Menopause and Fibromyalgia


Fibromyalgia Symptoms Are More Severe in Post-Menopausal Women

It's known that most fibromyalgia patients, some 85%-90% are women, but it's less well known that a lot of them are menopausal. It makes sense though, if you consider that most women diagnosed with the condition are between the ages of 40-55, the usual age group for the onset of menopause. Research suggests that fibromyalgia symptoms are more severe in post-menopausal women than in women who are still menstruating.

Menopause can leave you reeling and wondering if what you're feeling isn't just in your mind (it's not). You feel as though you've taken a beating. The hormonal changes of menopause can leave you feeling cranky and sore. Sleep loss doesn't help and when you do sleep, you don't feel rested (this type of sleep is one of the hallmarks of fibromyalgia). As you lose calcium and other minerals, your body aches. Daniel J. Clauw, MD, Director: Chronic Pain and Fatigue Research Center, Georgetown University adds, "People with fibromyalgia aren't just sensitive to pain; they also find loud noises, strong odors, and bright lights aversive."

Is There A Connection Between Menopause and Fibromyalgia?

When the female body produces less estrogen, symptoms like depression, sleeplessness, and anxiety may occur in fibromyalgia patients. The typical post-menopausal woman produces 40 percent less estrogen than a woman who is still experiencing menstruation. Replacement therapy doesn't seem to alleviate symptoms, though some mild improvement has been shown when estrogen patches are substituted for estrogen in pill form. Some studies show that decreased thyroid hormone levels and low thyroid function along with low estrogen and progesterone levels can be contributory factors in the symptoms such as fatigue, muscle pain, anxiety, and mood changes that plague fibromyalgia sufferers. More research is still needed to prove a correlation between menopause and fibromyalgia. Current research suggests an additional link to low levels of the hormone known as cortisol, produced by the adrenal gland.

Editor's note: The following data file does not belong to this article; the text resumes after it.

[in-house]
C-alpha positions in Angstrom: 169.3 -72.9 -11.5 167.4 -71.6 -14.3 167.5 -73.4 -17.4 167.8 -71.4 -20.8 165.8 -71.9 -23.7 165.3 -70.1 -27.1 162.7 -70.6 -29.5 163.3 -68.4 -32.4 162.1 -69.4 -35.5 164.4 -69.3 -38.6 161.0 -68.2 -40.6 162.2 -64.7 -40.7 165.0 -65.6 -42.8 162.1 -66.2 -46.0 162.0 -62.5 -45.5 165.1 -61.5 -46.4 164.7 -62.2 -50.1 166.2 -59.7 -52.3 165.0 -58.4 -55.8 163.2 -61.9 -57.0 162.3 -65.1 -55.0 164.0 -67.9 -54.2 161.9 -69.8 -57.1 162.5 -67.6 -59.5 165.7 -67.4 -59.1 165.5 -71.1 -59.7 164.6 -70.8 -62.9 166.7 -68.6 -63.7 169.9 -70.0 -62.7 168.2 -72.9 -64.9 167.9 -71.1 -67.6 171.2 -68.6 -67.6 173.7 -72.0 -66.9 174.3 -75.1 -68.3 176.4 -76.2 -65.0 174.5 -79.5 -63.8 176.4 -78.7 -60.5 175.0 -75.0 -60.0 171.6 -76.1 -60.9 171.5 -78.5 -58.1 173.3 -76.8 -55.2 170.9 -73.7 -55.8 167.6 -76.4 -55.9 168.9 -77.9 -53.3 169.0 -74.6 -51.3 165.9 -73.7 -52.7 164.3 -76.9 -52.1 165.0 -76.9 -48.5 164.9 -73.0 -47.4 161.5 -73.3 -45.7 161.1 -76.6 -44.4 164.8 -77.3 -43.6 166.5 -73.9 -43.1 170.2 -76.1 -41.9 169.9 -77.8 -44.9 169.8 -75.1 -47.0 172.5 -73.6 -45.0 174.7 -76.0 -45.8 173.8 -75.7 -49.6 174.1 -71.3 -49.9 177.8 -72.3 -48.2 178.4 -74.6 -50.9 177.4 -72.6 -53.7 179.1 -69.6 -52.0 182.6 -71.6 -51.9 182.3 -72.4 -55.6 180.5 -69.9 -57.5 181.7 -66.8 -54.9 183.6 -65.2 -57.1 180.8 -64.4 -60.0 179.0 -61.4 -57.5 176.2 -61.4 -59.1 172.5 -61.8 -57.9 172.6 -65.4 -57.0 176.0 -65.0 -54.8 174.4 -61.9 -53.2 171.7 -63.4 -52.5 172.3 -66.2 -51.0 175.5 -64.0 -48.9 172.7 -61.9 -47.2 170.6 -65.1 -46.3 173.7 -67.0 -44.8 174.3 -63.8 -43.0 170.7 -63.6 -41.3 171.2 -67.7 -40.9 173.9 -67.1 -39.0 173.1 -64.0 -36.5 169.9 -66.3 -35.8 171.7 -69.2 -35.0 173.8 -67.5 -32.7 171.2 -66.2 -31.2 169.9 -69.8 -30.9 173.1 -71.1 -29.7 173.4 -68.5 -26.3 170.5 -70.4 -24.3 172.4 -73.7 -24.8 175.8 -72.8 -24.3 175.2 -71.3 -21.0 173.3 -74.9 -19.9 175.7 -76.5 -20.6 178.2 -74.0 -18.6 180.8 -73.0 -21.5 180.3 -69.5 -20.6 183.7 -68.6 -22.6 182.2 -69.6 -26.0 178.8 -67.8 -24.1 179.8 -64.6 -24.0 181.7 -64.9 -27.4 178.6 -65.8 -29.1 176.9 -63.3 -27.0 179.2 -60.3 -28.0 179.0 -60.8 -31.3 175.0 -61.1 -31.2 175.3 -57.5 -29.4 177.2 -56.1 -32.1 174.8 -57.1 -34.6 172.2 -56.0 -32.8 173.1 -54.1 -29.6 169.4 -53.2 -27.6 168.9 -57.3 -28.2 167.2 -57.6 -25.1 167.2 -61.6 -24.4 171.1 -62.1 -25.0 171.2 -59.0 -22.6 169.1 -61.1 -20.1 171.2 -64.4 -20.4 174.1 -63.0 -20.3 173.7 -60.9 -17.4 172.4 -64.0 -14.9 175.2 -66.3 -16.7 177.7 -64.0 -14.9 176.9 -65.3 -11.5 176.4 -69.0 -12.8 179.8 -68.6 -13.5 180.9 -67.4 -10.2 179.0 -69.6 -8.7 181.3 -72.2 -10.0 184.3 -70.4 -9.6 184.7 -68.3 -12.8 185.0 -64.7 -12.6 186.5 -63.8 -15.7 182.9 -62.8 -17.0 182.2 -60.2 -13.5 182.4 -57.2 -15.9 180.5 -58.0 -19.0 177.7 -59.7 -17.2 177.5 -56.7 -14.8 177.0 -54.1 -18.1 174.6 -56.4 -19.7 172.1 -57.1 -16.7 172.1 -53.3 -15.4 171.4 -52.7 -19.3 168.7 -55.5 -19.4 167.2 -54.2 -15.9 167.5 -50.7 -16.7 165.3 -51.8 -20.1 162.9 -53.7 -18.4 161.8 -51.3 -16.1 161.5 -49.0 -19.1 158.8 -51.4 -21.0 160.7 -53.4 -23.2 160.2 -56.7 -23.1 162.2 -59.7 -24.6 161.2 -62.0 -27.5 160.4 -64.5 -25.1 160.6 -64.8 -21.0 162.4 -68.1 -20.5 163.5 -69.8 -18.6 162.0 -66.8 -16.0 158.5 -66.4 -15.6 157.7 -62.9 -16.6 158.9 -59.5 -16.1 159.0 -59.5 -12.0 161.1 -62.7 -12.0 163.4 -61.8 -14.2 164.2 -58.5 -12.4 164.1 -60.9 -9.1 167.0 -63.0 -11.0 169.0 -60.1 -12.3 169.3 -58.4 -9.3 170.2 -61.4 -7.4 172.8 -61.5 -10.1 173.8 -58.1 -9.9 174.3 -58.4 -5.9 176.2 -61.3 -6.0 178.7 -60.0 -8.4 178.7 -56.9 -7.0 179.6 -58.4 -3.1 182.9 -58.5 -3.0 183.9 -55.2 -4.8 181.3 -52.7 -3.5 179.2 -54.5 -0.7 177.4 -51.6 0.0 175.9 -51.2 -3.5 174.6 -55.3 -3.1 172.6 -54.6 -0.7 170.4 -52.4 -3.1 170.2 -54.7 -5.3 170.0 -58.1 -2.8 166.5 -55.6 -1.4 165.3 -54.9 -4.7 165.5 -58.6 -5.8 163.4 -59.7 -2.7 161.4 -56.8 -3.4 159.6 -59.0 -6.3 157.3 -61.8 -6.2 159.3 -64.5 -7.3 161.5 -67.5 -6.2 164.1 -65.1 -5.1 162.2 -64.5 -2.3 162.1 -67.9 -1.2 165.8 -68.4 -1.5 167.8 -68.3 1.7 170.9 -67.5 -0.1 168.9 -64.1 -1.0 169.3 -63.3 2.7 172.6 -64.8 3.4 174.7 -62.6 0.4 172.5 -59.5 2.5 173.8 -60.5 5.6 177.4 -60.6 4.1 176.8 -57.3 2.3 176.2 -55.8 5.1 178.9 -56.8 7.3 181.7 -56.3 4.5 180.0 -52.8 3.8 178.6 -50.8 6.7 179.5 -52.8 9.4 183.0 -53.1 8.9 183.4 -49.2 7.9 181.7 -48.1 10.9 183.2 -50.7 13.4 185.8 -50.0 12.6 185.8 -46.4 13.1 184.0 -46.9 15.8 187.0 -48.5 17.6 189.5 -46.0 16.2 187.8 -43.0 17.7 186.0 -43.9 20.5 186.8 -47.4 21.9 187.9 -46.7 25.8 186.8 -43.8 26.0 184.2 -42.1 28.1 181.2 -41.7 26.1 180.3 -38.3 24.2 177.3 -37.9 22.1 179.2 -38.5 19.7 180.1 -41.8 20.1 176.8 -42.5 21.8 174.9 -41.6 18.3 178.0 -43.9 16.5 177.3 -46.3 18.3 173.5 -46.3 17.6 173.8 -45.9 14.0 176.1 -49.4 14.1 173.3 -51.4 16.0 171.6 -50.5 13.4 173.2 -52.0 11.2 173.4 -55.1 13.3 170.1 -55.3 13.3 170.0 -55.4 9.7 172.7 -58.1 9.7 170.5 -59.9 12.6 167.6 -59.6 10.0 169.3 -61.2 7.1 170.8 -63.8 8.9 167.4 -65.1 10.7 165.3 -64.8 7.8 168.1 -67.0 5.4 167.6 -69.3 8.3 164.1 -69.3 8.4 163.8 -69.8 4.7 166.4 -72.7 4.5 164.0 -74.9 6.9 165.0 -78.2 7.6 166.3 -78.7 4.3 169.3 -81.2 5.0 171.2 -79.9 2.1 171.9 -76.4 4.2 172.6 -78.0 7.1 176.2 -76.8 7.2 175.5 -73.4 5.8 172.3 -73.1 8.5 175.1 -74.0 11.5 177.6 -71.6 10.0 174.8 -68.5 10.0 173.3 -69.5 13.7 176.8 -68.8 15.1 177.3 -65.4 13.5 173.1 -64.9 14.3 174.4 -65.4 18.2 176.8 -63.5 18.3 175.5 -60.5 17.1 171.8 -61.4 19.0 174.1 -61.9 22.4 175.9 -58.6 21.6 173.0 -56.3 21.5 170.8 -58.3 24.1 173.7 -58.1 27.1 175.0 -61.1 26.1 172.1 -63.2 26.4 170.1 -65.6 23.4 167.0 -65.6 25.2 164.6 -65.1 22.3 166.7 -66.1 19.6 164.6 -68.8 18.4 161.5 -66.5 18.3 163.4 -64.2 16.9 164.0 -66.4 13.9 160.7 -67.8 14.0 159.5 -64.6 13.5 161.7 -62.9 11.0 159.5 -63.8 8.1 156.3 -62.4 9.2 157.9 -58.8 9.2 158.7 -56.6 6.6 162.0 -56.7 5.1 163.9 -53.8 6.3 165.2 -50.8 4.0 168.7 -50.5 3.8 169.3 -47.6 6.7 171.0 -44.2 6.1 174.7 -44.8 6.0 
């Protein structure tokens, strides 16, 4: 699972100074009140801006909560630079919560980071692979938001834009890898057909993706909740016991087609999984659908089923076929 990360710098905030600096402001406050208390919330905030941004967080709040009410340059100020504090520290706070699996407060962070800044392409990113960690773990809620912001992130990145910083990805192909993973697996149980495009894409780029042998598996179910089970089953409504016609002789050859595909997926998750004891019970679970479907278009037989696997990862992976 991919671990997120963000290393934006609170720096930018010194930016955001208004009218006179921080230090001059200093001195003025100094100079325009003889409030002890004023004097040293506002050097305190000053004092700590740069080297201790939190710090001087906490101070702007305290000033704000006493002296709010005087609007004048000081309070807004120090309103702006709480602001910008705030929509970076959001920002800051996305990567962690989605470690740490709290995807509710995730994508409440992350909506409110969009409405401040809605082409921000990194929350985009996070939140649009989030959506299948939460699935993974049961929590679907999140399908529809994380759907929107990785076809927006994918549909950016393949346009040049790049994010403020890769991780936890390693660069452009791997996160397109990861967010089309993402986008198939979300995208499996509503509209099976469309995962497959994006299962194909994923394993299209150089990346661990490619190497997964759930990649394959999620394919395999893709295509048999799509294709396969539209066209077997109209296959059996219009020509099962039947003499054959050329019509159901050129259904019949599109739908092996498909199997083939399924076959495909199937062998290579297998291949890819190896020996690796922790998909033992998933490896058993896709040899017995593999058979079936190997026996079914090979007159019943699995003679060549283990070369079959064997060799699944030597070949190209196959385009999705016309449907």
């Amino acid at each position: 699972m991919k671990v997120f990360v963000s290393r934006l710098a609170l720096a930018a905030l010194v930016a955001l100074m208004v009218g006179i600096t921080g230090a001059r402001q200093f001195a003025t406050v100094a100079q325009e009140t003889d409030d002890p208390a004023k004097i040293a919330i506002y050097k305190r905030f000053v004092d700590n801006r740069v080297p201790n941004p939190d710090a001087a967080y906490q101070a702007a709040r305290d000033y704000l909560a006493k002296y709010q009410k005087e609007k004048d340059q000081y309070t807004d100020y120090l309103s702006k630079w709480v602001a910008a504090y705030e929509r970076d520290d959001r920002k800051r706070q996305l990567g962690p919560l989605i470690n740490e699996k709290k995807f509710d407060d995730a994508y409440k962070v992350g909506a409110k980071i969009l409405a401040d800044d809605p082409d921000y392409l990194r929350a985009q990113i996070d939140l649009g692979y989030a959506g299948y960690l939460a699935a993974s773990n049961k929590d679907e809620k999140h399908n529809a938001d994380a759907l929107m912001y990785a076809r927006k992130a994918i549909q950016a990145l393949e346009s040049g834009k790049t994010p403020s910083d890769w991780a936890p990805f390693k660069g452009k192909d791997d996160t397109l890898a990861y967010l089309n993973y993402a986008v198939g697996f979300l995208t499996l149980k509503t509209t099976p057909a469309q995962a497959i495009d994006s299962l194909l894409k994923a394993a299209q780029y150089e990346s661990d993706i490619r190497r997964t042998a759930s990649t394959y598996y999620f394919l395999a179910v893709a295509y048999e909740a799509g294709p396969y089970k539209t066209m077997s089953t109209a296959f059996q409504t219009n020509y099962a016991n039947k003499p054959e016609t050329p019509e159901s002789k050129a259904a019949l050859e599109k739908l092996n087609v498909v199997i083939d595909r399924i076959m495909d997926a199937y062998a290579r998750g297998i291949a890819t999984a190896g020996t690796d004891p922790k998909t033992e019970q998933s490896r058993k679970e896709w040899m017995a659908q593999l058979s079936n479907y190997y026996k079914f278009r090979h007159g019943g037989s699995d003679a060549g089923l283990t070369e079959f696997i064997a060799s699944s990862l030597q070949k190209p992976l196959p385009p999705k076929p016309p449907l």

Whether a woman experiences spontaneous menopause or stops menstruating as a result of a hysterectomy, the effect is the same. Says Sue Overton* of Cleveland, Ohio, "I had a surgically induced hysterectomy and almost immediately, I had all these crazy symptoms. I didn't know what to think except to decide that the trauma of losing my womb had made me lose my mind. I ached all over, I felt depressed and anxious, I couldn't sleep and when I did, I didn't feel at all refreshed. Thank God my doctor figured out I had fibromyalgia. At least I knew I wasn't crazy."

*Not her real name.

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